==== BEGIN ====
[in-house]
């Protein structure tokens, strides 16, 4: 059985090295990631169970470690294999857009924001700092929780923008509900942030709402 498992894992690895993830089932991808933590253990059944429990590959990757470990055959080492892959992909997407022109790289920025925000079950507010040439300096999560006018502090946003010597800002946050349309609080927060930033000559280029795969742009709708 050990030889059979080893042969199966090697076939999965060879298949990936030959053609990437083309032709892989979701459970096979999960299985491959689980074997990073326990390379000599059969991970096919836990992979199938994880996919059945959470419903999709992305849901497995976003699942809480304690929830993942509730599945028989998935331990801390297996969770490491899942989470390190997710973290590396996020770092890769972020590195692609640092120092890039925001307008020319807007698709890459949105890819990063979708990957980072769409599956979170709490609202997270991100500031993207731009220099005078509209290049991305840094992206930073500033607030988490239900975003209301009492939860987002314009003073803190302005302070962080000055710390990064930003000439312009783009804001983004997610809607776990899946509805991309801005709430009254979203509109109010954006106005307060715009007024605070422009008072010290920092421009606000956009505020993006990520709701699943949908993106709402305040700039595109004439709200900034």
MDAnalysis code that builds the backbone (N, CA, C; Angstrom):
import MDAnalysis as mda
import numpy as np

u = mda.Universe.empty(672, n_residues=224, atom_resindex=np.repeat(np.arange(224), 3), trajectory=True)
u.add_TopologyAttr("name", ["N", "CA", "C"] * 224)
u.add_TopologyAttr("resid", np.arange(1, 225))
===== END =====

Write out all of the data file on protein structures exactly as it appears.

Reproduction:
[in-house]
């Protein structure tokens, strides 16, 4: 059985090295990631169970470690294999857009924001700092929780923008509900942030709402 498992894992690895993830089932991808933590253990059944429990590959990757470990055959080492892959992909997407022109790289920025925000079950507010040439300096999560006018502090946003010597800002946050349309609080927060930033000559280029795969742009709708 050990030889059979080893042969199966090697076939999965060879298949990936030959053609990437083309032709892989979701459970096979999960299985491959689980074997990073326990390379000599059969991970096919836990992979199938994880996919059945959470419903999709992305849901497995976003699942809480304690929830993942509730599945028989998935331990801390297996969770490491899942989470390190997710973290590396996020770092890769972020590195692609640092120092890039925001307008020319807007698709890459949105890819990063979708990957980072769409599956979170709490609202997270991100500031993207731009220099005078509209290049991305840094992206930073500033607030988490239900975003209301009492939860987002314009003073803190302005302070962080000055710390990064930003000439312009783009804001983004997610809607776990899946509805991309801005709430009254979203509109109010954006106005307060715009007024605070422009008072010290920092421009606000956009505020993006990520709701699943949908993106709402305040700039595109004439709200900034």
MDAnalysis code that builds the backbone (N, CA, C; Angstrom):
import MDAnalysis as mda
import numpy as np

u = mda.Universe.empty(672, n_residues=224, atom_resindex=np.repeat(np.arange(224), 3), trajectory=True)
u.add_TopologyAttr("name", ["N", "CA", "C"] * 224)
u.add_TopologyAttr("resid", np.arange(1, 225))